7wt switch power

theSoapLord

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Im looking at buying a Sage Sonic in the 11’6” 7wt. I’ve heard some info that this will have the same power as a 9wt single hand and rod. So this makes me wonder if this would mean that a 7wt 2H could be used to target fish that would normally be fished on a 9wt SH. I would be fishing for steelhead, salmon, and the occasional carp all around the Pacific NW. Any input would be appreciated.
 

flav

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I have no experience with the Sonic, but I feel most 7 weight switches I've cast are closer to a SH 8 weight in fish fighting power. A 7 weight switch is about perfect for summer steelhead, a bit on the light side for many winter steelhead, maybe for silver salmon, a probably not for chums, and too light for kings.
 

Ard

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Another person who does not own a Sonic and don't know how robust they are.

Not meaning to post something in contrast to fellow member flav above but I've been using a 7 weight Hardy Swift 11 1/2 foot short Spey for ten years and ........... they (the Hardy and most other 7 weights) work well with a 475 grain Scandi line which is considerably heavier than an 8 or 9 weight single hand line. I believe that an 8 weight WF single hand line weighs 275 - 300 grains depending on brand and head length and a 9 comes in around 350 to 375 grains.

I have several Beulah Elixir lines that I snatched up that are sweet with 37 foot bellies and integrated running lines for the rods (I have several due to business needs) and recommend integrated lines if you can find them. As for fish power I've caught everything from river rainbows - grayling - steelhead trout - and all five species of Pacific salmon on the Swift with some truly large fish in the works. To be honest you should have a longer and more stout rod for truly heavy fish but for anything up to 20 pounds the 11 1/2 foot 7 weights will get it done.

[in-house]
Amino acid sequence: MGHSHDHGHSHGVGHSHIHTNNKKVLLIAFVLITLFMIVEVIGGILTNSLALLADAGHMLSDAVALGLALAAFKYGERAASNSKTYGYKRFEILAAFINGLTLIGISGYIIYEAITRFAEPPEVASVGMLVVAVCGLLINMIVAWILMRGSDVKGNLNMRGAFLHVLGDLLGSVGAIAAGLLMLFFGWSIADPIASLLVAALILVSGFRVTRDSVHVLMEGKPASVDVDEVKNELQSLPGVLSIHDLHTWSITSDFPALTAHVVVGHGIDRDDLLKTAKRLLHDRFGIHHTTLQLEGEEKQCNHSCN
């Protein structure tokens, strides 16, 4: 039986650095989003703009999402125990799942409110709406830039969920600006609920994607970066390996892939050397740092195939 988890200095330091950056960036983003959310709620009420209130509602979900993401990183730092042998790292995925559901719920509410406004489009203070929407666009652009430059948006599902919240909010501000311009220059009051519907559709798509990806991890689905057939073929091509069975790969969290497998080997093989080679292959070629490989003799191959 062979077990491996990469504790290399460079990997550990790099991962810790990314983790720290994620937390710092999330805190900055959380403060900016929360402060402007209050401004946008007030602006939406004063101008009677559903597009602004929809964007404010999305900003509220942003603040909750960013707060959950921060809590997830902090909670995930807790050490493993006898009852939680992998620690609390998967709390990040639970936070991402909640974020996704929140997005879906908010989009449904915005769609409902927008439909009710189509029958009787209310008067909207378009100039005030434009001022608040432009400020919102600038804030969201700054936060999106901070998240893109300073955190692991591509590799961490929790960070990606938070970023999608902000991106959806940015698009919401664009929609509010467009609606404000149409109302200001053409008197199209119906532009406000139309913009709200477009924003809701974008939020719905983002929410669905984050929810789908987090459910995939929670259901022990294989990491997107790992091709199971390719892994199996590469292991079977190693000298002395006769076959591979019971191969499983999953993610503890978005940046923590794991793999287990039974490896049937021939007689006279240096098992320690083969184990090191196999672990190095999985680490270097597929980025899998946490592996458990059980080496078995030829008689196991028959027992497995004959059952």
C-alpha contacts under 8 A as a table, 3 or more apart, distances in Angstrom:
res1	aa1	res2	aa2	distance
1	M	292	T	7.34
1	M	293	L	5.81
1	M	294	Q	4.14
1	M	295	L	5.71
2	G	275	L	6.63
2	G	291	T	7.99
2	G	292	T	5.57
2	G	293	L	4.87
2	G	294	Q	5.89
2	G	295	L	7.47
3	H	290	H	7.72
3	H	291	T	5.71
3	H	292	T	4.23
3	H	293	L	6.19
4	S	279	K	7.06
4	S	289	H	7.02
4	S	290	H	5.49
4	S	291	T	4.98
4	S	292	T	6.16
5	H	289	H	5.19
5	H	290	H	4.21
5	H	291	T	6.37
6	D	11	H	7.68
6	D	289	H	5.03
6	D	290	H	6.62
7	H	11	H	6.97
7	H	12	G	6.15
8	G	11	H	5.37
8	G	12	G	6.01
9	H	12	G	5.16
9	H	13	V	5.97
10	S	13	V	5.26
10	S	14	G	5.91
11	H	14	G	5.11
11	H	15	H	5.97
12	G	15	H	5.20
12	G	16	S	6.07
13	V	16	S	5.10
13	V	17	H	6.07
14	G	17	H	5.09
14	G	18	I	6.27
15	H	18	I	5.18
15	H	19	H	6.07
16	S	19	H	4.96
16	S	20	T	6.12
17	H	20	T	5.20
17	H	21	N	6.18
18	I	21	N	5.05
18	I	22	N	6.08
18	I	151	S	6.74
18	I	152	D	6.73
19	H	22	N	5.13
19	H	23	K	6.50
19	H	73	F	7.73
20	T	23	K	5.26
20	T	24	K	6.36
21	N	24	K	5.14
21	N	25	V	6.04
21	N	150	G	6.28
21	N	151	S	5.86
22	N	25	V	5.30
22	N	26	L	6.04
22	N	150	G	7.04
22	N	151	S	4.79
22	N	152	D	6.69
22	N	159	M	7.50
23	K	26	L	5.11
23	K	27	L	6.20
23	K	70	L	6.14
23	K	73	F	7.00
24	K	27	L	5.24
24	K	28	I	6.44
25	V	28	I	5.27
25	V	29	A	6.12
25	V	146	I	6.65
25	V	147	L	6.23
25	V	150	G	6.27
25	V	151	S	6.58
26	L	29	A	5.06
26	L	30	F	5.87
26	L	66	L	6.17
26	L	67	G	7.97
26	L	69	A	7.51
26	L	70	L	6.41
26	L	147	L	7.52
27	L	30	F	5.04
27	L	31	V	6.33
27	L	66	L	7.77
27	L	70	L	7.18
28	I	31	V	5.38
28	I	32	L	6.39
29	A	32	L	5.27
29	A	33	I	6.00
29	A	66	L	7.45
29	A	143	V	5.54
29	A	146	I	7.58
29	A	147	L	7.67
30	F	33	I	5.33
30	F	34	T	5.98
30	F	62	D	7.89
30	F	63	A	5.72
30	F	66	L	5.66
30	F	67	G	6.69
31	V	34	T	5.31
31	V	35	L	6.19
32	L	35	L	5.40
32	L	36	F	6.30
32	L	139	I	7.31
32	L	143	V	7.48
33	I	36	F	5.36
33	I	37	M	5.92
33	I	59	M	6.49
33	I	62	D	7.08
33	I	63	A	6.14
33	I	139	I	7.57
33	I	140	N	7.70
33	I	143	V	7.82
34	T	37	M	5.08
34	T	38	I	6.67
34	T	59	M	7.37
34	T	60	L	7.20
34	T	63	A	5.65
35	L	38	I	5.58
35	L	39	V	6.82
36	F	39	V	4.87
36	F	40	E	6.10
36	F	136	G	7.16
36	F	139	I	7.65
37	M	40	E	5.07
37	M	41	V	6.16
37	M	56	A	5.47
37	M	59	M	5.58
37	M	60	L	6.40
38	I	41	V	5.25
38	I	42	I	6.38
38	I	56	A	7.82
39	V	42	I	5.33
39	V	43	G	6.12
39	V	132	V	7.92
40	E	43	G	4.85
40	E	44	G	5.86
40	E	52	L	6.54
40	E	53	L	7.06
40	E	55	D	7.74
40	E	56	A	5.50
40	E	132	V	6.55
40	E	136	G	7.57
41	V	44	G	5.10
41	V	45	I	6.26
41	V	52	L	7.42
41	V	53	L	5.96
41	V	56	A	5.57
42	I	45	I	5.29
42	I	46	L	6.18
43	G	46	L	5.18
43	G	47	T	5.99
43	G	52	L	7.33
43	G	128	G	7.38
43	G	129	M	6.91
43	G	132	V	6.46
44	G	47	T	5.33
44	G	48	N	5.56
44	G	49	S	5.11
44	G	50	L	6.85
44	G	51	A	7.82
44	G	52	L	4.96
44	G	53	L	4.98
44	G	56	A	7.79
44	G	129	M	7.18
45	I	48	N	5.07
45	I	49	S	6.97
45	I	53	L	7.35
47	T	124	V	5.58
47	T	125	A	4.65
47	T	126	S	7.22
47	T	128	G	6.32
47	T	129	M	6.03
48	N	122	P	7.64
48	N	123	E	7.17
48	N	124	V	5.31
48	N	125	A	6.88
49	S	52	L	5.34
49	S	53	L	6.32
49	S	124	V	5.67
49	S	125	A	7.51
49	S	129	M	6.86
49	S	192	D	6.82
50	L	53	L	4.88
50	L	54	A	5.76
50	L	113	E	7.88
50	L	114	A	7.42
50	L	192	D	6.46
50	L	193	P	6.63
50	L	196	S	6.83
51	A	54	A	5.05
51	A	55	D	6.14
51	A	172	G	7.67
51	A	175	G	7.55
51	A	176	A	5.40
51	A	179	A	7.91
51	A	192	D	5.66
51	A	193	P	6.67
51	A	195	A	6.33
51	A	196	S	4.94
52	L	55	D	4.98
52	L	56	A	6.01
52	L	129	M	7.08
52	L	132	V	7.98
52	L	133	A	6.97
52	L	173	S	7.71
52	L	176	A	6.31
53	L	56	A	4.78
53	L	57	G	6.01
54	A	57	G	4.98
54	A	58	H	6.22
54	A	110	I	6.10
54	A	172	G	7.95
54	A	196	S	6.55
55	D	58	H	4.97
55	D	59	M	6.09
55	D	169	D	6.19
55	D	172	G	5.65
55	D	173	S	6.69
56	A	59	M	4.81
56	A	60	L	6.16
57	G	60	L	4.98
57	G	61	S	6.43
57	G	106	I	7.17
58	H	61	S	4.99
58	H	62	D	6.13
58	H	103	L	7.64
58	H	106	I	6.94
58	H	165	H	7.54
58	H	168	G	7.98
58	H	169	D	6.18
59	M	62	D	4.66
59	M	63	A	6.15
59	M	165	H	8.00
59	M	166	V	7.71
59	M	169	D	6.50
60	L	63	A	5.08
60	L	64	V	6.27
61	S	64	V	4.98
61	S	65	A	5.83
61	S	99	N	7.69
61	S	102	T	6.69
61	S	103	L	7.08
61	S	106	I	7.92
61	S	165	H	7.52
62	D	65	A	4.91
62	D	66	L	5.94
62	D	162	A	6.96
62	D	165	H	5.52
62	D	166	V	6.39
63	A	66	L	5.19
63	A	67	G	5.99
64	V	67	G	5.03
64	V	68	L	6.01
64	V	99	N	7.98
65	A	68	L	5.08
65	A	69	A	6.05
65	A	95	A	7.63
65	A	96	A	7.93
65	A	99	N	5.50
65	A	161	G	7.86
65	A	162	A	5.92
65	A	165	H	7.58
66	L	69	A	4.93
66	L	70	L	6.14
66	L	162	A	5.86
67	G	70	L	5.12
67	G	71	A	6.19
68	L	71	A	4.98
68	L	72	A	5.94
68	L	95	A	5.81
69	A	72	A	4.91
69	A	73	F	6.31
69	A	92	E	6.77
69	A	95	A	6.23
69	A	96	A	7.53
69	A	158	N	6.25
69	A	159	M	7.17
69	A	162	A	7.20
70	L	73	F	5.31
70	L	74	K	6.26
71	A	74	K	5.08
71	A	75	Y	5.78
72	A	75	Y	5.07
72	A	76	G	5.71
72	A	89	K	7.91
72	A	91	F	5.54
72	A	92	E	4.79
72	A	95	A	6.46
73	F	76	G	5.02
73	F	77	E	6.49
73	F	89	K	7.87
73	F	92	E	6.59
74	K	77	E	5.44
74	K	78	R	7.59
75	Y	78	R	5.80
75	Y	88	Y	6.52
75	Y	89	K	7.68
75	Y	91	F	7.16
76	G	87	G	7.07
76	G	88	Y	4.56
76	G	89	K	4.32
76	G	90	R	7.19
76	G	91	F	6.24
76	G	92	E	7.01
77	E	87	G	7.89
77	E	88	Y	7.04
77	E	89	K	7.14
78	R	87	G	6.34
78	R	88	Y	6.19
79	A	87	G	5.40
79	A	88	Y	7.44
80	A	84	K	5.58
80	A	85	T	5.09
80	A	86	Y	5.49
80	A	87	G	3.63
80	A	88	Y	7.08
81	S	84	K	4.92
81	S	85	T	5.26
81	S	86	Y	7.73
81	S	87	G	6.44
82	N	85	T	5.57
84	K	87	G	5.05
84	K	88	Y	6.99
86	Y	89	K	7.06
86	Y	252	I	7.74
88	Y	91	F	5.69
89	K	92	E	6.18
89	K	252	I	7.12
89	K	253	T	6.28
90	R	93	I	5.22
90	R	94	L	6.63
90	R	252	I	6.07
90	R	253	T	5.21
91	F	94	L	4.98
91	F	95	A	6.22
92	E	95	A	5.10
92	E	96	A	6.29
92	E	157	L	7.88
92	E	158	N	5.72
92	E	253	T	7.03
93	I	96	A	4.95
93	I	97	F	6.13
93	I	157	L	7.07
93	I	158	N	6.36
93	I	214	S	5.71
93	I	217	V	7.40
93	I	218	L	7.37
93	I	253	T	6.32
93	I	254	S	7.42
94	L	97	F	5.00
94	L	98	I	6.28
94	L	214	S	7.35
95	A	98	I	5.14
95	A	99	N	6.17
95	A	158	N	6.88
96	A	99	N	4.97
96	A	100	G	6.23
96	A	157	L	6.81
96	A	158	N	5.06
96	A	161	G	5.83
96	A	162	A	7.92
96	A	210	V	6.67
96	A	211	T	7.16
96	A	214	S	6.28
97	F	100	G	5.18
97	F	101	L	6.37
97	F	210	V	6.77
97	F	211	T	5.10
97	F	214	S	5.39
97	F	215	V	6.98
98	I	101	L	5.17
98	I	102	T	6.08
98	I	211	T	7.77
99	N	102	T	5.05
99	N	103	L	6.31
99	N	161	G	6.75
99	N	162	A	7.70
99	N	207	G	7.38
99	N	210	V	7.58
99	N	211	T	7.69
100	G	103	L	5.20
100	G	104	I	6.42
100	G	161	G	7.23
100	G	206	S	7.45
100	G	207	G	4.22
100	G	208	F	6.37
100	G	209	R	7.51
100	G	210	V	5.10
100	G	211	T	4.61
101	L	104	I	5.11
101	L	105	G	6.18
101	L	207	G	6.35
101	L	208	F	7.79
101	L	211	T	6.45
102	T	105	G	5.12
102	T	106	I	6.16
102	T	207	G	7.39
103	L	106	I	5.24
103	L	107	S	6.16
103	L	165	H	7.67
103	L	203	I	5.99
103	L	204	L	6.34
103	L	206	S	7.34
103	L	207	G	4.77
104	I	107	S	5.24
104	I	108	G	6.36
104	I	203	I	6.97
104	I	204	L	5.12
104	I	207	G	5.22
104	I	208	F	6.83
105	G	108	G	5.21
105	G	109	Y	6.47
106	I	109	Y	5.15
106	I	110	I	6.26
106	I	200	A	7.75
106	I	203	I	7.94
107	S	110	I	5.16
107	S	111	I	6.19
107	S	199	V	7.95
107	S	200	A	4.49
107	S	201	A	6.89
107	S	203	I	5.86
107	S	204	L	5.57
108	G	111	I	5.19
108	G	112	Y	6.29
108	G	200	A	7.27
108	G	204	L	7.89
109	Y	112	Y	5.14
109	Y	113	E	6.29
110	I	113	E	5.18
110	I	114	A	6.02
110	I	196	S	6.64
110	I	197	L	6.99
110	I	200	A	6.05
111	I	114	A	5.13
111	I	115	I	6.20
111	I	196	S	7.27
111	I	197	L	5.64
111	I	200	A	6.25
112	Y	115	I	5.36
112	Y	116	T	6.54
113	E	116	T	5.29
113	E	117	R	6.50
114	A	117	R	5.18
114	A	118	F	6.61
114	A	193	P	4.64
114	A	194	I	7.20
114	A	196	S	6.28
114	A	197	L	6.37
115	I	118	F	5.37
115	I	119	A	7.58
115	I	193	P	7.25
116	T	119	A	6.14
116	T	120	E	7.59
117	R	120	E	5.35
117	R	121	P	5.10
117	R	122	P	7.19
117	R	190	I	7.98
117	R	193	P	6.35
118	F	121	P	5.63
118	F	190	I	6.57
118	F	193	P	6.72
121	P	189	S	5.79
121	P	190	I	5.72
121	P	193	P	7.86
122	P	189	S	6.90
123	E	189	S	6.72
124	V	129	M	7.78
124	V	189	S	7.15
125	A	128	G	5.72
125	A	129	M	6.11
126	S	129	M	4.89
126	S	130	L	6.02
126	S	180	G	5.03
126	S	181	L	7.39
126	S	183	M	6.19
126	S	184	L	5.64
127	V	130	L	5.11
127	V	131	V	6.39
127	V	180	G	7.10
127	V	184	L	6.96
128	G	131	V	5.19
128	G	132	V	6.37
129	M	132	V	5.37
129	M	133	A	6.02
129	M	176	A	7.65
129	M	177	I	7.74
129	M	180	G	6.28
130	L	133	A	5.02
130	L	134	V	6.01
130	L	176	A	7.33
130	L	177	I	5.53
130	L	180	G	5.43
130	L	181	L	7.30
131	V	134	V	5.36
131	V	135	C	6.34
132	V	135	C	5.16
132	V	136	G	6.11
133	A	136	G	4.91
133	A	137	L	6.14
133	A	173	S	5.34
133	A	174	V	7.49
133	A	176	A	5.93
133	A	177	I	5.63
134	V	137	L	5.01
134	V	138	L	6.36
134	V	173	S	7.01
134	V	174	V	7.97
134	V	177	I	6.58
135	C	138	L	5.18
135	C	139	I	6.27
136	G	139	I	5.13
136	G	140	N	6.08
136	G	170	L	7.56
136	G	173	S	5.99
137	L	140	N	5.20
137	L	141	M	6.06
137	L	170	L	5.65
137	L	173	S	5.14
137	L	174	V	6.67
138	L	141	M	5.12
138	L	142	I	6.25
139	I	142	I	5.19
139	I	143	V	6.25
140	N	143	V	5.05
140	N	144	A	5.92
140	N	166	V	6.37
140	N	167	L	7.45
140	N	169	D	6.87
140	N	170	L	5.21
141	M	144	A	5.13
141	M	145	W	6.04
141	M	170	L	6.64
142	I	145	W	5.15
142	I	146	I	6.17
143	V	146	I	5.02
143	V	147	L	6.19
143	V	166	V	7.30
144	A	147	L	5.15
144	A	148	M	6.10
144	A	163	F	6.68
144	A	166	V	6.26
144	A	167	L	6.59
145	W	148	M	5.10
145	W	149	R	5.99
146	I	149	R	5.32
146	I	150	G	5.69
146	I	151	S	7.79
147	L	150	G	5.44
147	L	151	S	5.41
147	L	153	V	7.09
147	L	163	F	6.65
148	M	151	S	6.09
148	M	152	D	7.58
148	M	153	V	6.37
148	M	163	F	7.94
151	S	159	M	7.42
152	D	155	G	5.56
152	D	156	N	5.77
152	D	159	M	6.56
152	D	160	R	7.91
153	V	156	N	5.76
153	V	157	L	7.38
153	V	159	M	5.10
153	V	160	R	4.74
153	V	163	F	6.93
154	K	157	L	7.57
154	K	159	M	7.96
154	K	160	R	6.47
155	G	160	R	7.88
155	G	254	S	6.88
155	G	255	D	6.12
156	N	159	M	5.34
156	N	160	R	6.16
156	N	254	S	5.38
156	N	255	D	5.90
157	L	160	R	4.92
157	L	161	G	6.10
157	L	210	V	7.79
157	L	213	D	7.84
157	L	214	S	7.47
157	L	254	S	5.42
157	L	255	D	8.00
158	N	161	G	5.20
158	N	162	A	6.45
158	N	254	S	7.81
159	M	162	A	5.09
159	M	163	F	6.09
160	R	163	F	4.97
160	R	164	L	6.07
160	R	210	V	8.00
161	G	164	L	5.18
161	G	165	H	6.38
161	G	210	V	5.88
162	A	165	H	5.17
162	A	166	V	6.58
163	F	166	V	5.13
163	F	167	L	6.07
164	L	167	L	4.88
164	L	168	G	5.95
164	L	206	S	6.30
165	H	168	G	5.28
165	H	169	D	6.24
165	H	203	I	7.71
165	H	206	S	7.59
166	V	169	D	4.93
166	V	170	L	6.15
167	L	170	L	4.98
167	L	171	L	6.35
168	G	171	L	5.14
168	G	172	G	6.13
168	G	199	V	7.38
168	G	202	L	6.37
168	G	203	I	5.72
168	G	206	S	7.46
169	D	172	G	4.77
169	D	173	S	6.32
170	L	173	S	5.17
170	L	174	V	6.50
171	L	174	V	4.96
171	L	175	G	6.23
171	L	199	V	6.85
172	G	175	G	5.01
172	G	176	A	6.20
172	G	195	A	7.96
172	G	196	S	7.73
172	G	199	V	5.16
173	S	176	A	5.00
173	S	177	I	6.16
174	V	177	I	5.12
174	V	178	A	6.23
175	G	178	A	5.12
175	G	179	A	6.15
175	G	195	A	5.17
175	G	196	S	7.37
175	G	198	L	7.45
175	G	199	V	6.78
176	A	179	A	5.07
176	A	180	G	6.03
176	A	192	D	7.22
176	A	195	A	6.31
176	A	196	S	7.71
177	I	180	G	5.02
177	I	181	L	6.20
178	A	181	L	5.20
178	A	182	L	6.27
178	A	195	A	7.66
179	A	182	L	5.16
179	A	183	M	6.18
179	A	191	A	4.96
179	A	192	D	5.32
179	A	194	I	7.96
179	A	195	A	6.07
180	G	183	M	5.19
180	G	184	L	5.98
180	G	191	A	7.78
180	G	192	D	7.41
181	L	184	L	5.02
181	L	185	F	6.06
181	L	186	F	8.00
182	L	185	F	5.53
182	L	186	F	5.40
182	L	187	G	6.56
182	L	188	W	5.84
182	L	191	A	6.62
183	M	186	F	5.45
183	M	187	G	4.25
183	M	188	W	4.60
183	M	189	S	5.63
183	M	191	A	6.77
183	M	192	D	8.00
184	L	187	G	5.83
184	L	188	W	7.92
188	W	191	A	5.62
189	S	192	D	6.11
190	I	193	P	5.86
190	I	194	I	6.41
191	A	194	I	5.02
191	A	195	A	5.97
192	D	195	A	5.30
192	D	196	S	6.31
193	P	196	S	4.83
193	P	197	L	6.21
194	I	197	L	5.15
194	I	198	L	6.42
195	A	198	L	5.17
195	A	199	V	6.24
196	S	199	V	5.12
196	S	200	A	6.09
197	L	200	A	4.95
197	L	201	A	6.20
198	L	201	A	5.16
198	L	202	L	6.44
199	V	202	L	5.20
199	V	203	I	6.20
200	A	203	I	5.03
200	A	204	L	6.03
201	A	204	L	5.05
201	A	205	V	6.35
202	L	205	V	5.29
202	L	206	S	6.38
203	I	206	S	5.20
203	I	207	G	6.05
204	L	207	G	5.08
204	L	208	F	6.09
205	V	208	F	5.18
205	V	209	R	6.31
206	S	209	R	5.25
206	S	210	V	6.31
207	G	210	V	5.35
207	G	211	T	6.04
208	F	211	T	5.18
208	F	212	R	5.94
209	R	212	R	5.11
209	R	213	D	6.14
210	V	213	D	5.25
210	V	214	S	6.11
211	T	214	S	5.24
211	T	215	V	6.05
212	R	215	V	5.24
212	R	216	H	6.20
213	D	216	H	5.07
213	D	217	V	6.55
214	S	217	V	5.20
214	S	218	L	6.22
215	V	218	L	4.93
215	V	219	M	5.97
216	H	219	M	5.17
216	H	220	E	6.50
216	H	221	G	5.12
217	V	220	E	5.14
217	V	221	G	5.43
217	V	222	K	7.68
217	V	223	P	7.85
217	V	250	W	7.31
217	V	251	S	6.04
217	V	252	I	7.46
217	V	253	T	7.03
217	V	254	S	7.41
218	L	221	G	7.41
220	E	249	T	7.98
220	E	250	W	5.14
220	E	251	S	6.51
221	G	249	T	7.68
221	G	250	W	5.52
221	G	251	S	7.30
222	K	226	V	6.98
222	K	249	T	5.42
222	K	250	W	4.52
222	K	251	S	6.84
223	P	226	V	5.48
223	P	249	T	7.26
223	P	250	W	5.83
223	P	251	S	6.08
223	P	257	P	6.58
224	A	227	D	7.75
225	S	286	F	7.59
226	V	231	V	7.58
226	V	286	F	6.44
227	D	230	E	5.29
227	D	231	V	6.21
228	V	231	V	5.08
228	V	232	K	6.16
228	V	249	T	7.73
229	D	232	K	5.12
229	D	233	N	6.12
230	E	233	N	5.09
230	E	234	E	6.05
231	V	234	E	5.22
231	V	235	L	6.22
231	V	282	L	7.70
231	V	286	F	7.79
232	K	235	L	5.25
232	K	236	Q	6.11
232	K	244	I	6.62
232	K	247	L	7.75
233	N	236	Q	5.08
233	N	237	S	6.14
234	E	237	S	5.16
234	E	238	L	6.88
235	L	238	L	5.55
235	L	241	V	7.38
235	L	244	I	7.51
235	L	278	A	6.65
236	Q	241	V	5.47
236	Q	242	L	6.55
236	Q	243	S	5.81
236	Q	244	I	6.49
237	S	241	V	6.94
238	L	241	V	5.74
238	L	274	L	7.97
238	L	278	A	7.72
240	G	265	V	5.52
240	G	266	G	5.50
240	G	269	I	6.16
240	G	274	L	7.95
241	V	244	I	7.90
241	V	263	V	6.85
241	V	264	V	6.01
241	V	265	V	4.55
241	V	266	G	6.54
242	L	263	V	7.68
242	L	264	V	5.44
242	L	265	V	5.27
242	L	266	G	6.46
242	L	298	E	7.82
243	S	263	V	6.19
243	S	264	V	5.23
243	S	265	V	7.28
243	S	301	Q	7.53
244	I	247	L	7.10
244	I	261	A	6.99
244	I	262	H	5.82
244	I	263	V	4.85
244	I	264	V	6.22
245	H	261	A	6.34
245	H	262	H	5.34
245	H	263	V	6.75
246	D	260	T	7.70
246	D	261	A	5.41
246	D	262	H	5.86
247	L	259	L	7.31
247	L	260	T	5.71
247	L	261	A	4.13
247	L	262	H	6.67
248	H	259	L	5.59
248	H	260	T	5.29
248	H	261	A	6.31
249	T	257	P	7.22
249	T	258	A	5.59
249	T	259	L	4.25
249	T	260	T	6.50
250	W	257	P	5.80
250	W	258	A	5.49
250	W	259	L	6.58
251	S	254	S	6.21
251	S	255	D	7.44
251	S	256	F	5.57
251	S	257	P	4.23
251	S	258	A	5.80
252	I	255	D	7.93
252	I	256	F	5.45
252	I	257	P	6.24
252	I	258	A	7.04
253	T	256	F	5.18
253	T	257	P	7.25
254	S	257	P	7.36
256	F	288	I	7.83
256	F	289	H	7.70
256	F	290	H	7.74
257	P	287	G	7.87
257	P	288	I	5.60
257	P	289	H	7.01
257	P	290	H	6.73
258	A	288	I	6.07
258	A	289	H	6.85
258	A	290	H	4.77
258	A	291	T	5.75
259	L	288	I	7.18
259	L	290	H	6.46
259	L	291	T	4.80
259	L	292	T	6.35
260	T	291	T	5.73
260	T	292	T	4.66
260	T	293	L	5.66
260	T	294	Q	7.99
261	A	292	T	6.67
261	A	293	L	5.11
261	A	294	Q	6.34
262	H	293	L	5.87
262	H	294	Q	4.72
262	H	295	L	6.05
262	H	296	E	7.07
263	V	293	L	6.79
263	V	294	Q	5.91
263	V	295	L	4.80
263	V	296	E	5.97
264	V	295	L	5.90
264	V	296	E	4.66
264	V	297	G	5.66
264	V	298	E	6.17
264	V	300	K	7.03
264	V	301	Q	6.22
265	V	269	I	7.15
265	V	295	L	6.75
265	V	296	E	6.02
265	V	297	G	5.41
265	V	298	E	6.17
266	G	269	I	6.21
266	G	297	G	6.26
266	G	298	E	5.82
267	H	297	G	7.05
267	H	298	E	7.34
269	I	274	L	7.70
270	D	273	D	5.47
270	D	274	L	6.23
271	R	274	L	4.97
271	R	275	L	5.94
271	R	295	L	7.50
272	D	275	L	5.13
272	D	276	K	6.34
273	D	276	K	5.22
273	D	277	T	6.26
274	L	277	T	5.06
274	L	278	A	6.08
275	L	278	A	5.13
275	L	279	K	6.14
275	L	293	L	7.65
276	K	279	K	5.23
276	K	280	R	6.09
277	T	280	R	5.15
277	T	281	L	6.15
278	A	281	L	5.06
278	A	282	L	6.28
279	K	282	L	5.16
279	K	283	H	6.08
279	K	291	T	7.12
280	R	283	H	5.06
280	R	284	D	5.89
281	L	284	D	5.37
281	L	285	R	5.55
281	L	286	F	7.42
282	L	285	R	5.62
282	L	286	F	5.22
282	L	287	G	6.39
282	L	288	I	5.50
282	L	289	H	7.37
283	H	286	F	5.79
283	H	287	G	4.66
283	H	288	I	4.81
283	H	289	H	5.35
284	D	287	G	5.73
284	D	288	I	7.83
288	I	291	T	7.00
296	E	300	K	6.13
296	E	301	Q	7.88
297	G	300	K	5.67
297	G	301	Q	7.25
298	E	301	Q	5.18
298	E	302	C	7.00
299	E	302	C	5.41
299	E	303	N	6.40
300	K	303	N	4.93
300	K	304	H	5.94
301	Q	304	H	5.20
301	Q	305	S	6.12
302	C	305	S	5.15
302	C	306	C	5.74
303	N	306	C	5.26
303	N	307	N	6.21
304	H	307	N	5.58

I would make sure I could handle one to see how soft or firm the action is or would need the word from someone I trust before buying one though. I can vouch for the Hardys because I own 3 of them.
 

Lamarsh

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General rule when comparing switch rods to single hand when it comes to power is two line weights. I use a 7wt switch rod for salmon and steelhead, and it is more than enough. Here in the great lakes, an 8wt is plenty for our steelhead (7wt SH would be more ideal), and plenty for all salmon except hot fresh kings, where a 9 or 10wt SH would be more appropriate to at least keep them out of the wood. In addition to skagit, switch and scandi lines in varying grain weights, I also use a SA Anadro nymph WF floating line in 8wt on it (SA says to line up one weight with this line on a switch rod), and this particular line is technically weighted as a 9.5wt line as it is 1.5 line weights over weighted, and it works great. So yes, I think you're on the right track in generally considering your 7wt switch rod as having the power of a 9wt SH. Also, if it helps, my 7wt switch throws a 480g freightliner nicely. Hope this helps.
 

jjcm

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I generally fish a 7wt, be in single or double handed (but also really like the 8wt here), for steel and silvers. There have been a few times on some rivers that I found unusually heavy flows and even with the 8wt switch rod, some of the larger kings showed me how tough they can be. On kings, I would personally prefer to go up in rod weight and fish a 9 double hander or a 10 single hander.
 
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